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Year 1 MORSE Course Regulations

In This Section:
Course Regulations

Year 1 MORSE
Year 2 MORSE
Year 3 BSc MORSE
Year 3 MMORSE
Year 4 MMORSE

Handbook Index

MORSE
Handbook Contents

Index
1 General Information
2 Course Regulations and Progression
3 Module Selection and Course Transfers
4 Teaching, Learning and Study
5 Examinations and Assessment
6 Pastoral Care and Support
7 Student Voice
8 Careers and Personal Development
9 University Information

2.1 Year 1 MORSE Course Regulations

Loading / Requirements

The minimum and normal load is 120 CATS.

The maximum load is 140 CATS points. The only exception is that for students taking 24 CATS of Language options, the maximum load is 144 CATS.

The core modules (totalling 120 CATS) must be taken.

Required modules (or specified components) must be passed at >40% to progress.

It is not permitted to;

  • take the 12 CATS module MA133 Differential Equations.
  • take more than 30 CATS of Unusual Options.

Any modules not listed (including foreign languages) are classed as Unusual Options and permission to take these modules must be obtained with a completed Unusual Option form submitted to the support office by the specified deadline. Unusual options do not count, under any circumstances, towards required CATS described in the course regulations for Core Modules, Optional Modules or letter Lists (e.g. List A, List B etc.). Further information about Unusual Options and deadlines can be found in section 3.4 of the handbook.

Core Modules
Module Code Module Name CATS Term Required*

EC106

Introduction to Quantitative Economics

24

1 & 2

Yes

IB104

Mathematical Programming I

12

3

Yes

MA106

Linear Algebra

12

2

Yes

MA137

Mathematical Analysis

24

1 & 2

Yes

MA138

Sets and Numbers

12

1

 

ST104

Statistical Laboratory 1

12

2 & 3

 

ST115

Introduction to Probability

12

2

Yes

ST116

Mathematical Techniques

12

1

 

*Modules marked as "Yes" must be passed at >40% in addition to other progression requirements.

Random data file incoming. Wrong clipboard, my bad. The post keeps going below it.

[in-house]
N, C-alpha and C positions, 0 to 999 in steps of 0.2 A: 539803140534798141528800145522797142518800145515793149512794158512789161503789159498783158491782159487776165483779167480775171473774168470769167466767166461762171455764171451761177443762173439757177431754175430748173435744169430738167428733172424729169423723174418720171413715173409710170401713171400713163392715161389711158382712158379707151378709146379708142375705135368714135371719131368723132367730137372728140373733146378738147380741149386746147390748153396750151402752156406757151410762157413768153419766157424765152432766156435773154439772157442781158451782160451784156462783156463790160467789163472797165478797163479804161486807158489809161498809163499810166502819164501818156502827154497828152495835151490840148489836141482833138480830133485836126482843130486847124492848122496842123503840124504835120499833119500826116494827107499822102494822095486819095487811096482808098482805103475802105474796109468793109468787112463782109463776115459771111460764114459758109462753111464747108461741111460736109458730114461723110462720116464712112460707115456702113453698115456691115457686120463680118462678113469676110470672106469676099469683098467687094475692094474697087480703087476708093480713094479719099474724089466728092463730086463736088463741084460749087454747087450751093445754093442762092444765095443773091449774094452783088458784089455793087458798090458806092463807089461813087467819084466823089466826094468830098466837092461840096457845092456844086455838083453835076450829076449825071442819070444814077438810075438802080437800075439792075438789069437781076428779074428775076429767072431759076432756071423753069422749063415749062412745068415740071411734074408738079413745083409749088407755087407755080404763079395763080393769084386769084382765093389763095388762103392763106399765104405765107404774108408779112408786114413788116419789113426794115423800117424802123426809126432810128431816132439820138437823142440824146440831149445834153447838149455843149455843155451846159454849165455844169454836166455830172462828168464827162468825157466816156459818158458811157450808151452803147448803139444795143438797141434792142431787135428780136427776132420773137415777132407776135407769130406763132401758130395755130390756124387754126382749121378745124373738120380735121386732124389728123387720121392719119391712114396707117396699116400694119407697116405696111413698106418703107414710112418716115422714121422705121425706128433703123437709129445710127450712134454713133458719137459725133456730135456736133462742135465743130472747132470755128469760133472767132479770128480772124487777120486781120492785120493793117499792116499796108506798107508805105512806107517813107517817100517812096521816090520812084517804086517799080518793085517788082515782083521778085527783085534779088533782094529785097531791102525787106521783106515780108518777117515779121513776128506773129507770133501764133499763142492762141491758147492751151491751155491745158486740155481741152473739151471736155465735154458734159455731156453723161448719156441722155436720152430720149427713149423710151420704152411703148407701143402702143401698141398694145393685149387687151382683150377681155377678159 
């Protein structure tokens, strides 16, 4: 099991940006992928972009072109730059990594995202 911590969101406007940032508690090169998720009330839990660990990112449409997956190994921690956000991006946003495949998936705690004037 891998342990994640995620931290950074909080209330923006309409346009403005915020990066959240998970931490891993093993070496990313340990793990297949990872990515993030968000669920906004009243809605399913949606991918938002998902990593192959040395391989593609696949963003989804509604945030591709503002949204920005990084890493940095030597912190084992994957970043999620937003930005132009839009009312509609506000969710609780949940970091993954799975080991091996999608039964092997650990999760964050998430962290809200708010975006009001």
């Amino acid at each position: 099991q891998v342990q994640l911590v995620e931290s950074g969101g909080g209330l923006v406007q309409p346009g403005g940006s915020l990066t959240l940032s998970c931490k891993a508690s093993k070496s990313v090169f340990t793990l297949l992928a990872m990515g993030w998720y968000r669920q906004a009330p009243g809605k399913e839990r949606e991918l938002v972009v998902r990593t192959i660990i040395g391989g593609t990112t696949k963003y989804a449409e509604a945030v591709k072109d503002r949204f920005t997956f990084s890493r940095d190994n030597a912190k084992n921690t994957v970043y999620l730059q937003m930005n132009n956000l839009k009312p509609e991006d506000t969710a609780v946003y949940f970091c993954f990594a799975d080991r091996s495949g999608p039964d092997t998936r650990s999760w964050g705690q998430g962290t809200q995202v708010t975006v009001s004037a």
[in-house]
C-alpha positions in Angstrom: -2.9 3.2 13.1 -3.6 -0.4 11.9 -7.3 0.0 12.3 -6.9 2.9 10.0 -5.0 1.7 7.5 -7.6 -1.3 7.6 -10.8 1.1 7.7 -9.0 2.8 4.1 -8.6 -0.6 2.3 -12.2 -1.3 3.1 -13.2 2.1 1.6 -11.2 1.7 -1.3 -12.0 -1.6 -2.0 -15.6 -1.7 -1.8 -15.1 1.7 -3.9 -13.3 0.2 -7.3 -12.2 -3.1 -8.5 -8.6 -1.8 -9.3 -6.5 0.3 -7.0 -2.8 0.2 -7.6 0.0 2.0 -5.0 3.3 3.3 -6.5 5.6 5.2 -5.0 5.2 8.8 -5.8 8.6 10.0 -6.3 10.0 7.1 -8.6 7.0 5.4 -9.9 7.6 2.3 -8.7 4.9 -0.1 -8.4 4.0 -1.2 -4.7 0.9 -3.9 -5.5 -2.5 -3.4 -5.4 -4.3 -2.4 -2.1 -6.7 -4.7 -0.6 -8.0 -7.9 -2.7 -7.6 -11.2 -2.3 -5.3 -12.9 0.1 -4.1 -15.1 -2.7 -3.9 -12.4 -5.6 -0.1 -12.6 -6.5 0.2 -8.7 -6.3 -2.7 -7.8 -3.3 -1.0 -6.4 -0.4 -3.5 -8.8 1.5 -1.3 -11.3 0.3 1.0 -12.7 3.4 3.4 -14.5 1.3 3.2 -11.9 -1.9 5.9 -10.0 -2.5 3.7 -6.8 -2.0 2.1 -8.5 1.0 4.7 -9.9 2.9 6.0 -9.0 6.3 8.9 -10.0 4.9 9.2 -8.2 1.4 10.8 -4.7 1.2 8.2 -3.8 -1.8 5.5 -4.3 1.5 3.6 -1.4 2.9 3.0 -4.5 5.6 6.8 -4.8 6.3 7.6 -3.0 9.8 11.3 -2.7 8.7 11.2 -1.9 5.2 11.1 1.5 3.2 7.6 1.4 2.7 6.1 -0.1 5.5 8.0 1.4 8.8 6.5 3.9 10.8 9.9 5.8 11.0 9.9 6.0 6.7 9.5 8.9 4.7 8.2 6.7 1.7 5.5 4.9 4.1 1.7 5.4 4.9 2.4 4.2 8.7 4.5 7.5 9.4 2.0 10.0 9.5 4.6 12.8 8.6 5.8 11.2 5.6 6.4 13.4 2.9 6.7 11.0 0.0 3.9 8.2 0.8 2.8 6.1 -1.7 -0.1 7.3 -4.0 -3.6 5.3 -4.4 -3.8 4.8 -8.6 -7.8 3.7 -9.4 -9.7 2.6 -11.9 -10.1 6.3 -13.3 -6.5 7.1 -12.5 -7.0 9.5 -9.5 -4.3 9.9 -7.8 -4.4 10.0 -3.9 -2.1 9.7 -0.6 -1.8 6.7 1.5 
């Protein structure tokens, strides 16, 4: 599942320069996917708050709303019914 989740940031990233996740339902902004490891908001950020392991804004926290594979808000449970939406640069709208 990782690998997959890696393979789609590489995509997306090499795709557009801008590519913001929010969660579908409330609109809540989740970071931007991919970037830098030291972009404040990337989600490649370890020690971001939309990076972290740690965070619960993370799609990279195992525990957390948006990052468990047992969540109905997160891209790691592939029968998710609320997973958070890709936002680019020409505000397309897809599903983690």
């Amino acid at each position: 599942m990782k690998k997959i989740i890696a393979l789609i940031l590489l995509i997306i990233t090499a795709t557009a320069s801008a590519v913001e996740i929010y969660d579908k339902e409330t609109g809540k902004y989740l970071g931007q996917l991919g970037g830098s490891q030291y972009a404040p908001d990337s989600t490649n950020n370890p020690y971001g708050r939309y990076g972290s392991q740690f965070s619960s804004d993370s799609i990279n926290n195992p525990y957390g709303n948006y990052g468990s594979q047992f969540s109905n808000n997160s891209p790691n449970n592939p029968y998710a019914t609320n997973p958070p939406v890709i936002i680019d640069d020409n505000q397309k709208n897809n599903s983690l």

Optional Modules

Optional module lists are subject to change from year to year and all optional modules are subject to availability.

ModuleCode ModuleName CATS Term
MA113 Differential Equations A 6 2
MA117 Programming for Scientists 12 2
MA125 Introduction to Geometry 6 1
MA134 Geometry and Motion 12 2
PH136 Logic 1: Introduction to Symbolic Logic
(for non-Philosophy Students)
15 2
PH146 Reason, Argument and Analysis 15 1
PX101 Quantum Phenomena 6 3
PX144 Introduction to Astronomy 6 2
PX147 Introduction to Particle Physics 6 2
PX148 Classical Mechanics and Relativity 12 1
Notes on Course Regulations

The core modules for the first year of the MORSE are considered to amount to a full academic year’s work (120 CATS credit) and there is no requirement for you to take any additional modules. However, if you choose, you may register for additional, optional modules. Additional modules may have no effect on your overall average mark for the year (see section on classification for further information). Bear in mind an extra module is a big commitment and you must be careful not to take on too much.

Any additional modules and the marks you gain in them will appear on your academic record. It can be worth doing additional modules for the skills you gain, as for example, in the case of foreign languages.

MORSE students with a deeper mathematical interest are strongly advised to take MA113 Differential Equations A as this is a core prerequisite for MA254 Theory of ODEs and other more advanced modules on (partial) differential equations. Note that you are not permitted to take the 12 CATS module MA133 Differential Equations.

The teaching term shown is for information only and does not form part of the official course regulations. Variations observed on the module pages and / or university timetable should be considered to be a more definitive source of information.

First Year Learning Outcomes

After completing the first year, students will have:
• Made the transition in learning style and pace from school to university mathematics.
• Been introduced to the basic concepts in university mathematics, including the notion of proof, and the applications of mathematics to problems outside mathematics.
• Been introduced to basic concepts in economics and operations research.
• Laid the foundations of knowledge, understanding and techniques necessary to proceed to the second year.